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Scrapping mortgage grant will derail housing market

Eight in 10 first-time buyers now rely on State's help-to-buy scheme


Under pressure: Housing Minister Eoghan Murphy. Photo: Gareth Chaney, Collins

Under pressure: Housing Minister Eoghan Murphy. Photo: Gareth Chaney, Collins

Under pressure: Housing Minister Eoghan Murphy. Photo: Gareth Chaney, Collins

A move to end the help-to-buy scheme for first-time buyers would have a crippling impact on the house market.

New figures show that more than eight out of 10 first-time buyers are now relying on the State scheme to purchase a new home. But the scheme is due to end this year, with the Government giving no indication it will extend it.

Some 84pc of new property purchases were made by first-time buyers with the support of the help-to-buy measure, according to new analysis by the Banking and Payments Federation.

Its chief economist, Dr Ali Uğur, said the help-to-buy scheme was important for market stability.

"It is one of the important factors helping housing supply, as well as helping first-time buyers," he said.

"If it does not continue it would mean a significant support would be withdrawn, and that would affect construction activity."

New buyers are also being squeezed out of the market by investor funds and State purchasers of new homes.

Buying by cuckoo funds and State bodies of homes has tripled since 2013, when property prices hit a low.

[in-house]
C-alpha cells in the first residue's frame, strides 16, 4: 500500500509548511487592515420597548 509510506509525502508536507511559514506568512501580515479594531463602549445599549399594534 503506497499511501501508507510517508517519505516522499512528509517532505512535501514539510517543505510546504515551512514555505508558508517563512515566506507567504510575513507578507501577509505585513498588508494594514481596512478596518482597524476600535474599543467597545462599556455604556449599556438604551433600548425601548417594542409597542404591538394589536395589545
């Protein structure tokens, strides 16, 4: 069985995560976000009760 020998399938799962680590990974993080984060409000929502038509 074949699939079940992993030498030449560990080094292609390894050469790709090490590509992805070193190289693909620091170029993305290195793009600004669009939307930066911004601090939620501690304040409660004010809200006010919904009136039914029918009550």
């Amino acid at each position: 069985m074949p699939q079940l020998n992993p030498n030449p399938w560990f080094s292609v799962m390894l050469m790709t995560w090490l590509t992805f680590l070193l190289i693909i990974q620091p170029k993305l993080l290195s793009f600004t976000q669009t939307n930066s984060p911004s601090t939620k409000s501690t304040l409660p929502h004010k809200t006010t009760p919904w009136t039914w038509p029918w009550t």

The help-to-buy scheme allows purchasers to claim a rebate of income tax already paid up to a maximum of €20,000, depending on the value of the property.

Last week, Goodbody Stockbrokers economist Dermot O’Leary warned that uncertainty surrounding the extension of the help-to-buy scheme and the limited scale of housebuilders meant that fewer properties would be completed this year.

And the construction sector has been stressing that the scheme ensures there is effective demand for housing in the market.

New buyers are already struggling with Central Bank rules that restrict them to borrowing no more than three-and-a-half times their income, unless they get one of the few exemptions.

They are also being hit by the second-highest mortgage rates in the eurozone.

The Banking and Payments Federation (BPFI) has defended the high rates, arguing that they are due to regulatory rules imposed by the Central Bank.

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Last year funds and State bodies, such as local authorities and housing charities, bought a combined €2.4bn of property.

This represents around one in seven purchases of property last year, according to an analysis of the market carried out for the Irish Independent, based on the mortgage lending of member banks of the BPFI.

Despite this, first-time buyers have increased their share of the mortgage market.

They took out 48pc of mortgages so far this year, up by 22.5pc for mortgages at the height of the housing boom in 2007.

Help-to-buy is benefiting all areas, both Dublin and rural area, the statistics confirm.

Some 75pc of those availing of the tax perk are buying builder-constructed homes, with a quarter being self-builds.

A Department of Finance spokesperson said no decision had been made yet on the future of the help-to-

buy scheme, which is due to finish at the end of the year.

Meanwhile, a separate report yesterday showed how property price growth has slowed to a faction of what it was last year.

Average prices for second-hand homes here rose 0.3pc in the last three months, estate agency Sherry Fitz­Gerald said.

Prices in Dublin were flat.

If Dublin is excluded from the national figures, there was an overall rise of 1.3pc in prices in the year so far, half of what was recorded last year.

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